State of Linux graphics
jonsmirl at gmail.com
Tue Aug 30 11:13:35 PDT 2005
On 8/30/05, David Reveman <davidr at novell.com> wrote:
> > Xgl was designed as a near term transition solution. The Xgl model
> > was to transparently replace the drawing system of the existing
> > X server with a compatible one based on using OpenGL as a device
> > driver. Xgl maintained all of the existing X APIs as primary APIs.
> > No new X APIs were offered and none were deprecated.
> > But Xgl was a near term, transition design, by delaying demand for
> > Xgl the EXA bandaid removes much of the need for it.
> I've always designed Xgl to be a long term solution. I'd like if
> whatever you or anyone else see as not long term with the design of Xgl
> could be clarified.
Xgl doesn't run standalone, it needs either Xegl or Xglx. Xglx isn't
really interesting since you're running an X server inside of another
one. It's a good environment for software developers but I don't think
you would want to base a desktop distribution on it.
The leaves Xegl. If Xegl were to enter widespread use by the end of
2006 it would be the right solution. But I don't think it is going to
make it anywhere close to the end of 2006 since X11R7 and EXA are
going to be released in front of it. I suspect those two releases will
just be getting widespread by the end of 2006.
So we are looking at 2007. That means two more year's advances in
hardware and things like a NV 6800GT will be $40. In that timeframe
programmable hardware will be mainstream. We also have time to fix
some of the problem in the current server. As described at the end of
the paper a new server design would feature OpenGL as it's primary
API, xlib would still be supported but at a secondary status.
> We already had a new drawing API for X, the X Render extension. Xgl is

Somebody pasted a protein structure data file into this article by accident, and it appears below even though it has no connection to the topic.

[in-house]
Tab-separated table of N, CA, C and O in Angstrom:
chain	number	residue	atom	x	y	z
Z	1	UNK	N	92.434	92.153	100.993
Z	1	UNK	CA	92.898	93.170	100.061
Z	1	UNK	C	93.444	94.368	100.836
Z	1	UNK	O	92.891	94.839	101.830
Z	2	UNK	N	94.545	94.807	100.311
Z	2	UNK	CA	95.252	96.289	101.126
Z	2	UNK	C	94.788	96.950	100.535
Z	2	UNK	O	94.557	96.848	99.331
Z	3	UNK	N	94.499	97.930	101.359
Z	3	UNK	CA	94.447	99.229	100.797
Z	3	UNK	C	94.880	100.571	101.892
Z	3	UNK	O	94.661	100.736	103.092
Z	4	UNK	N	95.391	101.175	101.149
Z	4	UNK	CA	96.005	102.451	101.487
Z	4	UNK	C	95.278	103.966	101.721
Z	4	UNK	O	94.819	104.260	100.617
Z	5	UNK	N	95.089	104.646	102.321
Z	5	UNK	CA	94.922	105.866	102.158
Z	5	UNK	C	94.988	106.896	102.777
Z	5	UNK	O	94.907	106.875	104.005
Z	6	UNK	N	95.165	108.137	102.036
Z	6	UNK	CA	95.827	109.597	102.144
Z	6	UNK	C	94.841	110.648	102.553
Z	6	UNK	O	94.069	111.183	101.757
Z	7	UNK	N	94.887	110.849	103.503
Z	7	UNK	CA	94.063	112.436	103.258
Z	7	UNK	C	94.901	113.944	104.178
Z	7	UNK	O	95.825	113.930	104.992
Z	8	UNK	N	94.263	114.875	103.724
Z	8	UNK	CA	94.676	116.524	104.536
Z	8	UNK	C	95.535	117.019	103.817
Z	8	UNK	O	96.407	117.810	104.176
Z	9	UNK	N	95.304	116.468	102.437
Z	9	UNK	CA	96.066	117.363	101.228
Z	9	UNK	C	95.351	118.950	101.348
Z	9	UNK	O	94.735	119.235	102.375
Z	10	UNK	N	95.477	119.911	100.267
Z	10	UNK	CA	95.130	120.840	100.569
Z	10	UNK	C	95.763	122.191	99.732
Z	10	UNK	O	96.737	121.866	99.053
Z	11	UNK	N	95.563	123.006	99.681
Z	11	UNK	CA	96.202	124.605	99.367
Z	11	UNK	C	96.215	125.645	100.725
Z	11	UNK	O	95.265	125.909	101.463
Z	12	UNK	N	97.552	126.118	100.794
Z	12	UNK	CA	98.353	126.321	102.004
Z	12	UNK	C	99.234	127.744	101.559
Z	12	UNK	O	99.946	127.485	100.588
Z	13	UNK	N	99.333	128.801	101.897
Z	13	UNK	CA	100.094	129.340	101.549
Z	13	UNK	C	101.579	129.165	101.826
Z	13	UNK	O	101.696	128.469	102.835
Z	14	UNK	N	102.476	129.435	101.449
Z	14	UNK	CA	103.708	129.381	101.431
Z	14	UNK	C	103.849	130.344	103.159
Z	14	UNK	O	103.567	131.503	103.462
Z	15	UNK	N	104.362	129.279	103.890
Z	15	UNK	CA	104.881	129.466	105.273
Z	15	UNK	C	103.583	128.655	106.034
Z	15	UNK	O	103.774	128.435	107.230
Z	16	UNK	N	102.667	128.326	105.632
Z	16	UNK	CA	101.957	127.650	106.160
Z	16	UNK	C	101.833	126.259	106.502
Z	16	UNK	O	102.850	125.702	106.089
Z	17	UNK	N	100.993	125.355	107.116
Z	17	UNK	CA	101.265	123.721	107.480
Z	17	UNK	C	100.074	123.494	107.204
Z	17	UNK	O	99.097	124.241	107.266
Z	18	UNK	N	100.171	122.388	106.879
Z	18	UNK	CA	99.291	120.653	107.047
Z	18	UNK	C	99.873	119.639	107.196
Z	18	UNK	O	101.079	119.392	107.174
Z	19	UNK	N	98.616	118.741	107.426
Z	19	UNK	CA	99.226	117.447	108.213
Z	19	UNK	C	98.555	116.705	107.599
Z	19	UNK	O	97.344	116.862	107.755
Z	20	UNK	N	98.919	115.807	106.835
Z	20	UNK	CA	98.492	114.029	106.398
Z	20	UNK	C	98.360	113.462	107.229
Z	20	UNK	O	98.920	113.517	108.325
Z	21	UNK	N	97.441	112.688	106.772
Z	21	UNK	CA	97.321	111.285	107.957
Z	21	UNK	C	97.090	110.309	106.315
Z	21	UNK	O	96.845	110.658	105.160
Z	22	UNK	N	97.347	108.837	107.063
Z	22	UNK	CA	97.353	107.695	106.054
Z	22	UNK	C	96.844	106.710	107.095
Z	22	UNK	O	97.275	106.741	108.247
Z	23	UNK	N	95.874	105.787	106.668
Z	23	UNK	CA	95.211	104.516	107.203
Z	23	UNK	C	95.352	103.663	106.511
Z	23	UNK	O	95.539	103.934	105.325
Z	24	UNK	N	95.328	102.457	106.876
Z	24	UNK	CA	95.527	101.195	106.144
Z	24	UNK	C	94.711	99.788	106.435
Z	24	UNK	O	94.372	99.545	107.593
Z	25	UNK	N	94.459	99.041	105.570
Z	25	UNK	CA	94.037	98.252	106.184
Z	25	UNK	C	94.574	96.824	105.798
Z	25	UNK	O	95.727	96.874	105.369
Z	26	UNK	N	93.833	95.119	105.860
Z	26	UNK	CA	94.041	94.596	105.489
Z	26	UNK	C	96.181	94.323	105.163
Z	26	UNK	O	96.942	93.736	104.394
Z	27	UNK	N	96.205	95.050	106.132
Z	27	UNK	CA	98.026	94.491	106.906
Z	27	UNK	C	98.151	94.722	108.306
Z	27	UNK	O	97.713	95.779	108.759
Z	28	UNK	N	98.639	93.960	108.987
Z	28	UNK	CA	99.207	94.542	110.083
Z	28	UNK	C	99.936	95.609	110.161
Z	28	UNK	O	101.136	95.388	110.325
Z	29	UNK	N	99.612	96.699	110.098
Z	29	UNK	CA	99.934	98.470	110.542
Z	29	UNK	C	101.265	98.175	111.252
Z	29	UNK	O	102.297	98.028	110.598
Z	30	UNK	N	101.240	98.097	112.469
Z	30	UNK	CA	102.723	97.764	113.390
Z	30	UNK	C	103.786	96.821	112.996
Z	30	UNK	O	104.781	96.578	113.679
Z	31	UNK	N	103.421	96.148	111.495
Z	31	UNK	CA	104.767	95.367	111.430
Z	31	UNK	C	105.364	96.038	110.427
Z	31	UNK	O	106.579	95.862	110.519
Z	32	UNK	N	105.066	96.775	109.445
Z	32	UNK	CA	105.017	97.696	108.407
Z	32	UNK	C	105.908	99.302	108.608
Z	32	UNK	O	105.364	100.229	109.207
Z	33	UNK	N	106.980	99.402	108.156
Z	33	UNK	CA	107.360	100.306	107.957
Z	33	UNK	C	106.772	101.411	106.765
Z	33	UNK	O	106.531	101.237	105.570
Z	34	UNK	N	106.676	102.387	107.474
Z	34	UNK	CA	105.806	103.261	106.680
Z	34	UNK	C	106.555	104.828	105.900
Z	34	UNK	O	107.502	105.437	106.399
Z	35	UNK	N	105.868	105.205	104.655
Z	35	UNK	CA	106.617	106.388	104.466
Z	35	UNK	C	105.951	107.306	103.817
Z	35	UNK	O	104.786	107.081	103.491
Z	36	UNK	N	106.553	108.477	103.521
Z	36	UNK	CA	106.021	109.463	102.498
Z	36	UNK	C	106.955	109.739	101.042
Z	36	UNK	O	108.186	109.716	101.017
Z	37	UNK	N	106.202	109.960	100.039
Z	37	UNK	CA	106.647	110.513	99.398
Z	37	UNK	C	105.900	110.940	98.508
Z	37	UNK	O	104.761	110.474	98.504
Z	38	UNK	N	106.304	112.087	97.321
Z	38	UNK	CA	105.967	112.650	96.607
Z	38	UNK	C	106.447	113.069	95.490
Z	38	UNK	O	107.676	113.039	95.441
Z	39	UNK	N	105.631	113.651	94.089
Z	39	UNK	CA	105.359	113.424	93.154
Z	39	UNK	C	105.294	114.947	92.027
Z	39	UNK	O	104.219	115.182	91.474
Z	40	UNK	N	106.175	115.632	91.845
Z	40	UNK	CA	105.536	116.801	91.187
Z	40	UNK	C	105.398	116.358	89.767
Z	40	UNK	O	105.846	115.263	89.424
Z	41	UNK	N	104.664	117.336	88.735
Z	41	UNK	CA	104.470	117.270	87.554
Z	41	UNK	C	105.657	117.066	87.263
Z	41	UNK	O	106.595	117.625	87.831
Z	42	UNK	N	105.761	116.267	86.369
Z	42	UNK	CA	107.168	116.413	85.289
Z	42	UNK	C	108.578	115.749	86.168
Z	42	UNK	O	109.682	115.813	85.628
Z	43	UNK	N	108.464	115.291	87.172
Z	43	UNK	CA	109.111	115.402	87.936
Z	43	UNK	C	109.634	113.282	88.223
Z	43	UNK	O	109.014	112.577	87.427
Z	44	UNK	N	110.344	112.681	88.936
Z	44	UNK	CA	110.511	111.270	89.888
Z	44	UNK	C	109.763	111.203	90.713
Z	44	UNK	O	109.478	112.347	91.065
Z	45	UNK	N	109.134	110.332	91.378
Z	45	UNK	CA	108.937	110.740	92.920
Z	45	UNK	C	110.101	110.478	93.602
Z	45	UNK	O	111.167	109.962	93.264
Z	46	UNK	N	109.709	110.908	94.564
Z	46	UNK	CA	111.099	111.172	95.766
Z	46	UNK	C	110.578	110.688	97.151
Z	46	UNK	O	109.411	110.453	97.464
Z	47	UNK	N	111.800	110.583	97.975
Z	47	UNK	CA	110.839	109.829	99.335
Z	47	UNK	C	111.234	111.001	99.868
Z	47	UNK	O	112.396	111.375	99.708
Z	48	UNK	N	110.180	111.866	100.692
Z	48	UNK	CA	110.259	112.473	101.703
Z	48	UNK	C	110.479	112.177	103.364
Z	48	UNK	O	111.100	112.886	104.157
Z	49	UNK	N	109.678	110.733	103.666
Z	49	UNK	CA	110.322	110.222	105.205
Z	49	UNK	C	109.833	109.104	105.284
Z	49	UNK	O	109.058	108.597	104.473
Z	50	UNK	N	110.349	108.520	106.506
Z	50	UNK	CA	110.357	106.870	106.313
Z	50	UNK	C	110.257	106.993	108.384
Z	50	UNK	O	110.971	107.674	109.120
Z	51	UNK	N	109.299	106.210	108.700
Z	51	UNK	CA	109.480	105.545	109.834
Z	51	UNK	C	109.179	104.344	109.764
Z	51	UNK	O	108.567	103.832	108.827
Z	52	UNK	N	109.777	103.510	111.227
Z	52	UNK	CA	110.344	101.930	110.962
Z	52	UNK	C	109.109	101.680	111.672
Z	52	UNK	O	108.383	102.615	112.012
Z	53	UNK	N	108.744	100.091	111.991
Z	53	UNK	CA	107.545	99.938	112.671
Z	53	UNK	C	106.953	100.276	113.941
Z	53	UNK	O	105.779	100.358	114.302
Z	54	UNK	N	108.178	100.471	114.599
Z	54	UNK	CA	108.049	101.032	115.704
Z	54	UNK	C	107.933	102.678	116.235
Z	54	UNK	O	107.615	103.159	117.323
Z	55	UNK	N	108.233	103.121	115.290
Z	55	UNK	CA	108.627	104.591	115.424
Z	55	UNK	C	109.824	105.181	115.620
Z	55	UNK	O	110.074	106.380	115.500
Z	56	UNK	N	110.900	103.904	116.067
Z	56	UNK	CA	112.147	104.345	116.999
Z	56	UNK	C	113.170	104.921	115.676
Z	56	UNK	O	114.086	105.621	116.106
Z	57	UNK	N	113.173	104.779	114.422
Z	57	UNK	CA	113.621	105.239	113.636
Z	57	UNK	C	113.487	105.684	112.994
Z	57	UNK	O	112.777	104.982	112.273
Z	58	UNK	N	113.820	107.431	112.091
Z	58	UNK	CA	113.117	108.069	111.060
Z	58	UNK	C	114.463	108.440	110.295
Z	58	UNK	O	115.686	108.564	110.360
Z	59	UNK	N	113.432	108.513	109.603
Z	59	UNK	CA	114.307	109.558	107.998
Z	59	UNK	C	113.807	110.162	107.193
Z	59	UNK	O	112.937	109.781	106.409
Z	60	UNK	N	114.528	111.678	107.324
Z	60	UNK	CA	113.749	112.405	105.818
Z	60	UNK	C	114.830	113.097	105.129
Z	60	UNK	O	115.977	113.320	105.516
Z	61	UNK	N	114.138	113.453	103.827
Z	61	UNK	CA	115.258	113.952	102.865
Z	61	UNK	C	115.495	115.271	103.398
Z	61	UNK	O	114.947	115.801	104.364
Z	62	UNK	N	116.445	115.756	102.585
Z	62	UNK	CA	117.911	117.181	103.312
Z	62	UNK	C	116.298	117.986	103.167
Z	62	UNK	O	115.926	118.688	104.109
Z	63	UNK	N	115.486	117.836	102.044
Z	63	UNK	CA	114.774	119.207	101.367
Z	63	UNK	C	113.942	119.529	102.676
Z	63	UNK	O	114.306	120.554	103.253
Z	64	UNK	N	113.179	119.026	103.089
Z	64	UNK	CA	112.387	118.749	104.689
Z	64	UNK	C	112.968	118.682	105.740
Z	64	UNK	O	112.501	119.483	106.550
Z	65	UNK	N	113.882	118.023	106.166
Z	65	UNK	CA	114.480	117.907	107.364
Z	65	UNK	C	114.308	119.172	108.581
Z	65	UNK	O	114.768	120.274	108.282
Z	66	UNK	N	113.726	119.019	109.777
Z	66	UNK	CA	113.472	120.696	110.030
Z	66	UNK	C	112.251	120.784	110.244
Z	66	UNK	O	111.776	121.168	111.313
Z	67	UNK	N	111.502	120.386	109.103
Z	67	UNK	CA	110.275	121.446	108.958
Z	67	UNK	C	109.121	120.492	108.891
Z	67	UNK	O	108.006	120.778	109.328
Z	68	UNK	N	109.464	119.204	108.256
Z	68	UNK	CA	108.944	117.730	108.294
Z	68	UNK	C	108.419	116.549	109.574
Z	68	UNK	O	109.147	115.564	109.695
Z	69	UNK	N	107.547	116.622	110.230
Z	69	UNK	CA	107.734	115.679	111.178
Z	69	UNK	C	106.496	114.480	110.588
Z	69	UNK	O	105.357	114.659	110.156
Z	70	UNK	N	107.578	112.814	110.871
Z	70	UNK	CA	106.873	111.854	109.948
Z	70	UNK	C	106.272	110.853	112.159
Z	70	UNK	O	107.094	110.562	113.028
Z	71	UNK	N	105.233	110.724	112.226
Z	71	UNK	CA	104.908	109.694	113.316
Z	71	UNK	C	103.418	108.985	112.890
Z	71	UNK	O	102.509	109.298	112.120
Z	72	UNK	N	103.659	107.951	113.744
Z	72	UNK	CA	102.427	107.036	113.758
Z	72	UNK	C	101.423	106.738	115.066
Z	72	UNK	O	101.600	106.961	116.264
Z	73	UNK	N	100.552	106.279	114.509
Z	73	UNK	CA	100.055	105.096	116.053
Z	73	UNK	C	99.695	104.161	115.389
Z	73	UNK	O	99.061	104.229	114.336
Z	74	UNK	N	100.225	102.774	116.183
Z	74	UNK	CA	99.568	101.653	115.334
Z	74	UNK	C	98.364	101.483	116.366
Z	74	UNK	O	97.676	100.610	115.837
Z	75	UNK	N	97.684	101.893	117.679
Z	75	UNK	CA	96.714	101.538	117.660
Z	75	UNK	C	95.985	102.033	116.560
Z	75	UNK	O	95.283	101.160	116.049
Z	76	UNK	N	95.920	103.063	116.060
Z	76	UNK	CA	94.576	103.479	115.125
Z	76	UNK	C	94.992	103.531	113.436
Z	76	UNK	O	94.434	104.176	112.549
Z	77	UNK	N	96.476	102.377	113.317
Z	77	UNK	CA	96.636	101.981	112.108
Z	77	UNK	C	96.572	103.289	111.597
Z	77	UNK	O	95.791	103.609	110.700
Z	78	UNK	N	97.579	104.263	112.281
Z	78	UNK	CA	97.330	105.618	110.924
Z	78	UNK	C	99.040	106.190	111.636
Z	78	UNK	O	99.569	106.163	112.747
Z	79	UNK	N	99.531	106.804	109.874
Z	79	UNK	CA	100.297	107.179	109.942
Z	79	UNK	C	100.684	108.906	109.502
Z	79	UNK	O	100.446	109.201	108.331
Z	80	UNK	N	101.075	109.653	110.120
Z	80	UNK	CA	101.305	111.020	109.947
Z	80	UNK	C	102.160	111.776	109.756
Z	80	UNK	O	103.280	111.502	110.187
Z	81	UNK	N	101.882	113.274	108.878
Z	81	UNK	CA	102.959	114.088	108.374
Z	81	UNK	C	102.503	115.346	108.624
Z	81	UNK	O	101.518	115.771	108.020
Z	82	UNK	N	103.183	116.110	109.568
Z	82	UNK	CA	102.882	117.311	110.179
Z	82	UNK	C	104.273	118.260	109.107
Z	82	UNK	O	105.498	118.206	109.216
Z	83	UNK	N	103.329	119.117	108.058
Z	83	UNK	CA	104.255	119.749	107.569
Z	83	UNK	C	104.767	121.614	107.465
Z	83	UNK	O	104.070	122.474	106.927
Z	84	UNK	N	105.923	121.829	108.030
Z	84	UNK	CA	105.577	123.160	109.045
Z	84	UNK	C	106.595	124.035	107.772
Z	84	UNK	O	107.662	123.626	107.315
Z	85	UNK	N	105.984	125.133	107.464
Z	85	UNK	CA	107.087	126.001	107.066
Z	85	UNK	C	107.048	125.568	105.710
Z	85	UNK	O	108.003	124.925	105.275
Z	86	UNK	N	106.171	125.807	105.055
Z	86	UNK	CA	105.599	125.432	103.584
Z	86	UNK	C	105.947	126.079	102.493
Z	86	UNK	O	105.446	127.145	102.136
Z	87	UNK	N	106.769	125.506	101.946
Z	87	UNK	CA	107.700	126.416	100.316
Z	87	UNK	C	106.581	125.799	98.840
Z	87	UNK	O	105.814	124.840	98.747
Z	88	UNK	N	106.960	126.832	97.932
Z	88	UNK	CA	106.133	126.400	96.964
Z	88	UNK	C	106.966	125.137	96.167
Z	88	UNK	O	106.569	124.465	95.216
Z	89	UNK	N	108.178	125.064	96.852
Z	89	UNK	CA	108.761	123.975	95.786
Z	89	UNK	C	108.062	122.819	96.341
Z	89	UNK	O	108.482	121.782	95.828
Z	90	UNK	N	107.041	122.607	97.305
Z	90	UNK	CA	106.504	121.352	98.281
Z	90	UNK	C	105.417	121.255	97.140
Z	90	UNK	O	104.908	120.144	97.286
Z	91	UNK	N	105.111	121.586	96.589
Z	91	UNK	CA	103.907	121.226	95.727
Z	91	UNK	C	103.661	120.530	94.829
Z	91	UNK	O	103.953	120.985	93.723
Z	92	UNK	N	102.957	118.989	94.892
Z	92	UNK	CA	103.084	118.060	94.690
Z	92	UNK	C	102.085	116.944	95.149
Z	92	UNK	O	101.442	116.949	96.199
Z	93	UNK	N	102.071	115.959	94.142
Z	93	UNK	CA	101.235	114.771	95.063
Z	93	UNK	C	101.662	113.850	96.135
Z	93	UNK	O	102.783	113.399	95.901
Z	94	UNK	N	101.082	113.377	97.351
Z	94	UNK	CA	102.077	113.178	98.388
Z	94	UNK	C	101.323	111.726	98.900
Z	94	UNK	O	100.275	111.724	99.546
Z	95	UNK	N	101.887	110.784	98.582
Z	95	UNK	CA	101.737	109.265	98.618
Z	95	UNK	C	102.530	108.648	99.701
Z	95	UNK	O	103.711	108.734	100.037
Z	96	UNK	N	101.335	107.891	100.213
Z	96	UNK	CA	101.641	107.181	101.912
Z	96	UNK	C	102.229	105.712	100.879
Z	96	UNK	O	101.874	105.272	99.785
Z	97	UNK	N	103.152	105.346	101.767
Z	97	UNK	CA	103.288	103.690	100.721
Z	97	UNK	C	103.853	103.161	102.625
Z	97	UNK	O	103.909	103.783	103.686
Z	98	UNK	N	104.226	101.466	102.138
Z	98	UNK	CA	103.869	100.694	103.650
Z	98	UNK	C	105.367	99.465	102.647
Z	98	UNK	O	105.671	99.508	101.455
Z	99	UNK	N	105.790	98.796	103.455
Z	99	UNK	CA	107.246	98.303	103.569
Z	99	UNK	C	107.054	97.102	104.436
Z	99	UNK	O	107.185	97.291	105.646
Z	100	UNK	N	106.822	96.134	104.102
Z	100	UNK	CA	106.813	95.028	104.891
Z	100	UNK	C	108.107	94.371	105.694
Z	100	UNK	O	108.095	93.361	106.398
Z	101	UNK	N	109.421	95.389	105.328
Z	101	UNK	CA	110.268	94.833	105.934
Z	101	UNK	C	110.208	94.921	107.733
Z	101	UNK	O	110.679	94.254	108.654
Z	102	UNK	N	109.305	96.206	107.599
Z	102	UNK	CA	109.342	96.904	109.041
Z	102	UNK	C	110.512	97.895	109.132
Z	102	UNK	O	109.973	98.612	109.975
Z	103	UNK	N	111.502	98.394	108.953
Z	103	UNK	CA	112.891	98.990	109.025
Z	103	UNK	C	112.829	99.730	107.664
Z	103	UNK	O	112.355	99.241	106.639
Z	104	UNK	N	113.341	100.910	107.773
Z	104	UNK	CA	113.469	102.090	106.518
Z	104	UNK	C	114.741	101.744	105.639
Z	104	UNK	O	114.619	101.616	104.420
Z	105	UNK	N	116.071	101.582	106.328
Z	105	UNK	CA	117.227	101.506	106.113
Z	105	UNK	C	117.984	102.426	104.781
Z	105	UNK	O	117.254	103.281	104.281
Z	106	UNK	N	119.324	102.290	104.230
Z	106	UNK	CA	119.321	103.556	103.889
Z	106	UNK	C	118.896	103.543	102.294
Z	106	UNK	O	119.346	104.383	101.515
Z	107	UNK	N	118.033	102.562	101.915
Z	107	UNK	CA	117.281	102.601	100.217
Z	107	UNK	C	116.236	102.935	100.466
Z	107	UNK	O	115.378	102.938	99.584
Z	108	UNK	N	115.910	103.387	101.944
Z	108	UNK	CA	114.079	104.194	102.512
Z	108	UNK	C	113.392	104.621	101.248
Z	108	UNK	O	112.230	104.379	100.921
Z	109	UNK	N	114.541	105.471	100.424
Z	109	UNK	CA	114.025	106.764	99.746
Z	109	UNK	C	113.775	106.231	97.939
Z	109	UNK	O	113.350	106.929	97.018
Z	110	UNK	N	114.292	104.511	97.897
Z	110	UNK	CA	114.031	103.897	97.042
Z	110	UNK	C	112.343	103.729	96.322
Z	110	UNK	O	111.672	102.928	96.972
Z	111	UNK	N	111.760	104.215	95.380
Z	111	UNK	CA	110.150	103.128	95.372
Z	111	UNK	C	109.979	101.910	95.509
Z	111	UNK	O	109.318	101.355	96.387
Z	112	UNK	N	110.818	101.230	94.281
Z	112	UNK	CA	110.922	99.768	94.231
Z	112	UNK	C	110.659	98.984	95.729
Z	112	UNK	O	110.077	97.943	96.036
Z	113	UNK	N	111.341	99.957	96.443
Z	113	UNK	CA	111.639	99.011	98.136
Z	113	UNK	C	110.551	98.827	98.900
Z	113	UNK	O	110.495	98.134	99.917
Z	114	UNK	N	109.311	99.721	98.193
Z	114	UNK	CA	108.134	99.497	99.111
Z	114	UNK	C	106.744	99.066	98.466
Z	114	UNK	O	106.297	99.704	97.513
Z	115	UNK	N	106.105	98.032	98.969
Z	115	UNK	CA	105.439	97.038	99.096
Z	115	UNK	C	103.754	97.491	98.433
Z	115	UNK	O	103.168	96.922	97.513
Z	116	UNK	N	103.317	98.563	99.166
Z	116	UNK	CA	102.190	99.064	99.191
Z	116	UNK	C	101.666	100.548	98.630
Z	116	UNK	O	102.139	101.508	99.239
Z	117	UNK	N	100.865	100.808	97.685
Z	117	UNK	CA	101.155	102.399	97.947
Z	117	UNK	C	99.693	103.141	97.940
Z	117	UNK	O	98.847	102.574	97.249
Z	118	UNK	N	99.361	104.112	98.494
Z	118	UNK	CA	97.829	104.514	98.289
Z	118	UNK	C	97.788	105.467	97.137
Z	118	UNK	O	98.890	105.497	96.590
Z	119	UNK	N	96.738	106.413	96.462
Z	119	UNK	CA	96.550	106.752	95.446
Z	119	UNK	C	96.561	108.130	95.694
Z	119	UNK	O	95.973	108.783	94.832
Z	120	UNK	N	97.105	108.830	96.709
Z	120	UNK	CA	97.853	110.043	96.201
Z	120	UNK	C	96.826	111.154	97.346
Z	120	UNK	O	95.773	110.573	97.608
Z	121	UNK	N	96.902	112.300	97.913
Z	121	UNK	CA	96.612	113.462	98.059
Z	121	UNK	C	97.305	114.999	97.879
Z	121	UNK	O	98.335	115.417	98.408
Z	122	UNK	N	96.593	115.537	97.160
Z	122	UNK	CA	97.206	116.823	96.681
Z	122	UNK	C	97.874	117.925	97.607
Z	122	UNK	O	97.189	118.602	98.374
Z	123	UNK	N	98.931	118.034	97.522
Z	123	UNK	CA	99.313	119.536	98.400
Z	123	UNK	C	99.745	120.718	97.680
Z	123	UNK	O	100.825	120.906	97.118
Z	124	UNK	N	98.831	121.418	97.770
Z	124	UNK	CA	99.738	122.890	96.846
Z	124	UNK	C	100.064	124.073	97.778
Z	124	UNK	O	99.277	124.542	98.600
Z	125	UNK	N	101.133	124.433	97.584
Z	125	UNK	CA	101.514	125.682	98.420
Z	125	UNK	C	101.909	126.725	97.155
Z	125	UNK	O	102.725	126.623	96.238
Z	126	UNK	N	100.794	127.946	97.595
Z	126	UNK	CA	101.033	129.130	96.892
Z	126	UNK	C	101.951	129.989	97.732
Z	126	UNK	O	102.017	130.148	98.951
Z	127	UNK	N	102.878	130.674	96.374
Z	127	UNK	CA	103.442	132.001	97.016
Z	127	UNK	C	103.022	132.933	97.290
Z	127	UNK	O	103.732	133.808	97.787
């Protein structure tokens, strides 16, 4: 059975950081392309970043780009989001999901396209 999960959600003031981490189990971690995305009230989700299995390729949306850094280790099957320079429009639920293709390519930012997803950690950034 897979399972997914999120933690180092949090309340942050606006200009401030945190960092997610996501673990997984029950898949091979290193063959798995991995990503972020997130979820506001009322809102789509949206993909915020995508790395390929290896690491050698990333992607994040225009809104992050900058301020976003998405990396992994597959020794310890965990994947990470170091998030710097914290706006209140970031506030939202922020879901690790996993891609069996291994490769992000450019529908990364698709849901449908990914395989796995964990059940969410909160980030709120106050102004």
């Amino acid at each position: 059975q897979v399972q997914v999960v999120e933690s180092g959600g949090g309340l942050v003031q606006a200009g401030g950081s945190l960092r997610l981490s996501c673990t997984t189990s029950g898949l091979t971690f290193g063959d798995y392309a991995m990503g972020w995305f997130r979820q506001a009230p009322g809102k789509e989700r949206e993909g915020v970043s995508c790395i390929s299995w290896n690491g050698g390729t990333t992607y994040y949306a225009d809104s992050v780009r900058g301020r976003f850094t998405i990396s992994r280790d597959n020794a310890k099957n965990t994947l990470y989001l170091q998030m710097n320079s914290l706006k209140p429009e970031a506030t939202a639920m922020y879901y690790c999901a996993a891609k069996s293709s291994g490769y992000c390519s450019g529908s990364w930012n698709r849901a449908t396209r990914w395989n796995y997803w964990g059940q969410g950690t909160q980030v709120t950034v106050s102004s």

> the first server to fully accelerate X Render.
I think the EXA people will say they have the first server in
distribution that fully accelerates X Render.
> > Linux is now guaranteed to be the last major desktop to implement a
> > desktop GUI that takes full advantage of the GPU.
> I'm not certain of that.
I can't see any scenario where Linux can put together a full GPU based
desktop before MS/Apple. We aren't even going to be close, we are at
least a year behind. Even if we fix the server all of the desktop
components need time to adjust too.
> > In general, the whole concept of programmable graphics hardware is
> > not addressed in APIs like xlib and Cairo. This is a very important
> > point. A major new GPU feature, programmability is simply not
> > accessible from the current X APIs. OpenGL exposes this
> > programmability via its shader language.
> That's just because we haven't had the need to expose it yet. I don't
> see why this can't be exposed through the Render extension. The trickier
> part is to figure out how we should expose it through the cairo API but
> that's not an X server design problem.
It will be interesting to read other X developer's comments on
exposing programmable graphics via render.
jonsmirl at gmail.com
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